The myth of Orpheus seems to tell us that in the face of overwhelming grief, the hardest thing to do is have faith that things will get better. Grief-stricken after the death of his wife, he seeks out Hades himself and is told: Eurydice will return to you, but you must trust me. Don’t look back. And Orpheus, struck by the beauty of the sun as they walk out of the Underworld together, turns to share the moment with his beloved wife, and she disappears. Queena Li adapts this myth for her debut feature, Bipolar, the story of a young Chinese woman (Leah Dou) who embarks on a road trip through Tibet with a lobster in the passenger seat.
Water is frequently evoked as the mostly linear narrative cuts away to scenes of swimming pools, bathtubs, fishing nets, and the rippling surface of a lake or ocean. In Li’s hands, water represents both the unconscious mind and the trauma submerged beneath the tide. She steadily builds on these seemingly disjointed ideas, eventually showing the unnamed woman with a man who looks uncannily similar. Depictions of suicide and depression start to appear, although motives and explanations remain opaque. Are they in an abusive or codependent romantic relationship? Are they siblings, perhaps twins? Or maybe these figures represent two sides of the same person and audiences are meant to interpret the film’s title literally. We’re also shown flashbacks of her life as a successful singer and performer (incidentally, Leah Dou is the daughter of musicians Dou Wei and Chungking Express’s Faye Wong), where the woman is an angry, charismatic presence alone on a cavernous stage.
The lobster is initially portrayed as a quasi-mystical being, colored in rainbow stripes and submerged in a tank alongside pearl and crystal necklaces. The image is a fitting metaphor for the commodification of Tibet in general, where industrialization blights the landscape and lavish hotels cater to tour groups of “pilgrims.” But over the course of the film, the lobster’s paint wears off and the narrator sees it for what it is: an ordinary crustacean with an impenetrable exoskeleton and a questionable ability to feel pain. Ostensibly, the young woman is returning the lobster to its rightful home at Ming Lake Lighthouse, and the entire film is about this odyssey – not quite the pilgrimage people usually come to Tibet to undertake, but a spiritual journey nonetheless. But when she finally gets there, she’s told the lighthouse doesn’t exist. It’s a made-up tourist trap, and the only local who believes it is considered mad.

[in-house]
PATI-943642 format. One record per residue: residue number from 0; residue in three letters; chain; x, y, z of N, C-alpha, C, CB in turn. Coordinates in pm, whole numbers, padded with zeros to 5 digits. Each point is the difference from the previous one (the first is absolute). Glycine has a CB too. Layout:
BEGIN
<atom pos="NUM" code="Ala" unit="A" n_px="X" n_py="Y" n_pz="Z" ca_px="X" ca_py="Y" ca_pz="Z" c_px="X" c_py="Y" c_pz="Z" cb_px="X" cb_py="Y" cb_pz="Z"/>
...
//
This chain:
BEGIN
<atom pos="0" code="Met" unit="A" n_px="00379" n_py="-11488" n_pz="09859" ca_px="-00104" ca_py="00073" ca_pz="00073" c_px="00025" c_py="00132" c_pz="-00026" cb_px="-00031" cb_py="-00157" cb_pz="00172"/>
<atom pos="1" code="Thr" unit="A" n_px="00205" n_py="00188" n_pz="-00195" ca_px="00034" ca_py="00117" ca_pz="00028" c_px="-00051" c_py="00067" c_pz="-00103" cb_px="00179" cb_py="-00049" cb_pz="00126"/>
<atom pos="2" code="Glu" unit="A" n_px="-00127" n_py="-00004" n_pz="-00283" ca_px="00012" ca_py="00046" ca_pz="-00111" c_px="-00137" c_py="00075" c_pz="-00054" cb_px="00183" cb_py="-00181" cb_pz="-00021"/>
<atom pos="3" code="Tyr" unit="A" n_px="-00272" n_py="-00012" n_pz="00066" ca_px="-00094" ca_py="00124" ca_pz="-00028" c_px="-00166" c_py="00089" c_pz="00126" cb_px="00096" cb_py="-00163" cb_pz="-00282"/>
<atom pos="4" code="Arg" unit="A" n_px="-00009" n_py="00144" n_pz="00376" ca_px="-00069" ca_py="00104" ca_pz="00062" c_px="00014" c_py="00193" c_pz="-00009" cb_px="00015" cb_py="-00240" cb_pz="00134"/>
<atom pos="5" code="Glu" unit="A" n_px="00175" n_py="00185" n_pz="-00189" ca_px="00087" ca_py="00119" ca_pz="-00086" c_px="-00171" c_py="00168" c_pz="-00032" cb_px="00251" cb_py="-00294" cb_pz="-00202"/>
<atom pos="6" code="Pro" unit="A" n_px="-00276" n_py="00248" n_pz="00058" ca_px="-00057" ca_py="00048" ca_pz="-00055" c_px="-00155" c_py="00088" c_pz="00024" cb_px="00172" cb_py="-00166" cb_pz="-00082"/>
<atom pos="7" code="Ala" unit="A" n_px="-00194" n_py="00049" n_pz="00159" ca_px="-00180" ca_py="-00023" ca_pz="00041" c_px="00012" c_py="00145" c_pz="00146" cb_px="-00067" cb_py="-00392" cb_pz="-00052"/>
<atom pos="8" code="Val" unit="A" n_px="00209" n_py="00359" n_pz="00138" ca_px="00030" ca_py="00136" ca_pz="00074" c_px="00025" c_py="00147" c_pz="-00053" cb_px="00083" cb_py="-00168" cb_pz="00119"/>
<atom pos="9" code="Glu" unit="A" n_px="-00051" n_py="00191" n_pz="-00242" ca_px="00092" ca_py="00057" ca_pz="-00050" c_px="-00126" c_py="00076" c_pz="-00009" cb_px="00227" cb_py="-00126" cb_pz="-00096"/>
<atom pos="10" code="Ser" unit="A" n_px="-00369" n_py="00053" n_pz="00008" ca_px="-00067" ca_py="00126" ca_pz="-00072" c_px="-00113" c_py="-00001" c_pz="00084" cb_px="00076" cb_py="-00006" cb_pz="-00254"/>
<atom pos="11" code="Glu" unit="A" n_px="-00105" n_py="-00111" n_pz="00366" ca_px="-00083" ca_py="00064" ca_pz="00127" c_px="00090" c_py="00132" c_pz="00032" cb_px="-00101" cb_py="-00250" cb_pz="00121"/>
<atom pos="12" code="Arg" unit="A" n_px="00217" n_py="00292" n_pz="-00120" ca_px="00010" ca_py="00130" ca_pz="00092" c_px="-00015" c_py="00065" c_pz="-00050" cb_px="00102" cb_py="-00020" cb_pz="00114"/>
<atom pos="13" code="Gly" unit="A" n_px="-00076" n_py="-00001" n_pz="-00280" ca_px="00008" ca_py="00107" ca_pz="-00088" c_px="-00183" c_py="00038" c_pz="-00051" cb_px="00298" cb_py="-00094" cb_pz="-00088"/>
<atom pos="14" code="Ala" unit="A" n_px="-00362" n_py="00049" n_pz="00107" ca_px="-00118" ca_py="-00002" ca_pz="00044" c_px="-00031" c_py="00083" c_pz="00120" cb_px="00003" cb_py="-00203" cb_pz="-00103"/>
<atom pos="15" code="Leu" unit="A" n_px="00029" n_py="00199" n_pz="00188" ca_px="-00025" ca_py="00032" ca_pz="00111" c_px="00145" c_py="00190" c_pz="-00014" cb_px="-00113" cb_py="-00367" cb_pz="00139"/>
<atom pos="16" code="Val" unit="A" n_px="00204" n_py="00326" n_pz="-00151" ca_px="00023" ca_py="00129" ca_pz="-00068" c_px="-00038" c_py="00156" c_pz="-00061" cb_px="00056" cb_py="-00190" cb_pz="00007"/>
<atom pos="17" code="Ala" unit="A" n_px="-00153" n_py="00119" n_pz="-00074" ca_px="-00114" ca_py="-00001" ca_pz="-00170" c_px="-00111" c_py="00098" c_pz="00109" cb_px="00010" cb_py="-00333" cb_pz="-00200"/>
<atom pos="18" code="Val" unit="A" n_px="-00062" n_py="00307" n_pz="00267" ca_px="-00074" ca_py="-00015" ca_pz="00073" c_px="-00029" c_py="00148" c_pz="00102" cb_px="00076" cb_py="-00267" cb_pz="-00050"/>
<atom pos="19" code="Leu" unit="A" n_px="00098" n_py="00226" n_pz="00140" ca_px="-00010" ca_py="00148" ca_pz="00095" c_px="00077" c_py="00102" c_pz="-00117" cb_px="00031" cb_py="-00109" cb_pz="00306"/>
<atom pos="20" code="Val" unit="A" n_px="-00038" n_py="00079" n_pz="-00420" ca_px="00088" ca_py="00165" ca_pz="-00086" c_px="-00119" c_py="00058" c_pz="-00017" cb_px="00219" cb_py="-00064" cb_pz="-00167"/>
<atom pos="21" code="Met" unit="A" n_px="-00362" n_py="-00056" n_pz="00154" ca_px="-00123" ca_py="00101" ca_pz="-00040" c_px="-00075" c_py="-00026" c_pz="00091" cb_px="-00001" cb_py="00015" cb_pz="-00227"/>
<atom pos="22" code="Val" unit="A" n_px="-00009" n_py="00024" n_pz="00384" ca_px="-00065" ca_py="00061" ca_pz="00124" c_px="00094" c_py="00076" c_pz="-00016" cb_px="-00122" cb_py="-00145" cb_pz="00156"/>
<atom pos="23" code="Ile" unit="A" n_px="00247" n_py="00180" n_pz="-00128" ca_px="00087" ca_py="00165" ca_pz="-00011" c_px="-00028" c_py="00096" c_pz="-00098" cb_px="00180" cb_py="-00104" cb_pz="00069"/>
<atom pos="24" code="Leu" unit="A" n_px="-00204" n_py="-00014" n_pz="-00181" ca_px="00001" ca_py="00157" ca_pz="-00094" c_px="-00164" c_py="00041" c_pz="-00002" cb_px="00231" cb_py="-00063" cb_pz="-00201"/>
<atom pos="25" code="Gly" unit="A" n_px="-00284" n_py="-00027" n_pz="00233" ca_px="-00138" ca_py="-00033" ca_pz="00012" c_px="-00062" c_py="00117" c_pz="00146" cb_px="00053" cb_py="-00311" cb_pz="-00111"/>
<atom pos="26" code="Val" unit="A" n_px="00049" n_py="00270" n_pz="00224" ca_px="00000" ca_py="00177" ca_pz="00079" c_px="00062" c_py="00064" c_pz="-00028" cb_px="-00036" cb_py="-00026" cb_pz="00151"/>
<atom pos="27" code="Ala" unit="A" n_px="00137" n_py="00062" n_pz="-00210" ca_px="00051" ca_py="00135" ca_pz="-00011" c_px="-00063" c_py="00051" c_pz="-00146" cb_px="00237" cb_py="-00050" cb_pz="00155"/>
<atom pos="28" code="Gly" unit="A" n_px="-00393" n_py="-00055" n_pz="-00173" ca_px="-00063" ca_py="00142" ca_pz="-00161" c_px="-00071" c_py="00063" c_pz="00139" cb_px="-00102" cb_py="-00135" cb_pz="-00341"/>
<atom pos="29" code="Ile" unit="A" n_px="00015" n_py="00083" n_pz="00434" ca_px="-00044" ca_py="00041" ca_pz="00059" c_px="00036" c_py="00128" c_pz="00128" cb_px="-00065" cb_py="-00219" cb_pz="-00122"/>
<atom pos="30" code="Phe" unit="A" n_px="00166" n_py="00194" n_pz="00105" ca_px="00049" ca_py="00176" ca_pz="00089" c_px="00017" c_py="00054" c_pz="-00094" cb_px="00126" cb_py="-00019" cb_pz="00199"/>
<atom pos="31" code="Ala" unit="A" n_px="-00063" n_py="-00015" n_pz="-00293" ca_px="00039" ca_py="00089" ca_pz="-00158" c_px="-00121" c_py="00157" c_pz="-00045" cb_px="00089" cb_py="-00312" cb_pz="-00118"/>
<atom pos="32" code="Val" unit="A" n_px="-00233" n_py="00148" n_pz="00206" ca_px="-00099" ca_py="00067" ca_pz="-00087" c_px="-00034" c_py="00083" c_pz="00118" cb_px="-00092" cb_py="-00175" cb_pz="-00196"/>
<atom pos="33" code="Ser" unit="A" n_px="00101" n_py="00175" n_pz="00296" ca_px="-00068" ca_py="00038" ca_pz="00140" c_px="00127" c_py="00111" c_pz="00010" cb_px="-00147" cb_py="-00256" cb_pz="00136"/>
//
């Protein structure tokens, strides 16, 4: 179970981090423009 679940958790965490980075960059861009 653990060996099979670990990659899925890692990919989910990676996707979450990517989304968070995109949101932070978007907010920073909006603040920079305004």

The idea of home comes up frequently: the narrator is assumed to be a runaway, while an adolescent monk tells her, “Home is like a hotel. You check in, then you check out.” In another sequence, the road trip is interrupted when the narrator and her friend sneak into a zoo where the animals sit in bleak metal cages — it’s a noble gesture, even if it didn’t actually happen. Throughout the film, dreams and memories commingle with disconcerting ease and symbols abound, or at least appear to. At times, though, Bipolar’s dependence on amorphous visuals and dream logic threatens to capsize the already slight plot; and with so little to hold onto, viewers may feel just as adrift as the anonymous narrator.
Published as part of IFFR 2021 — Dispatch 3.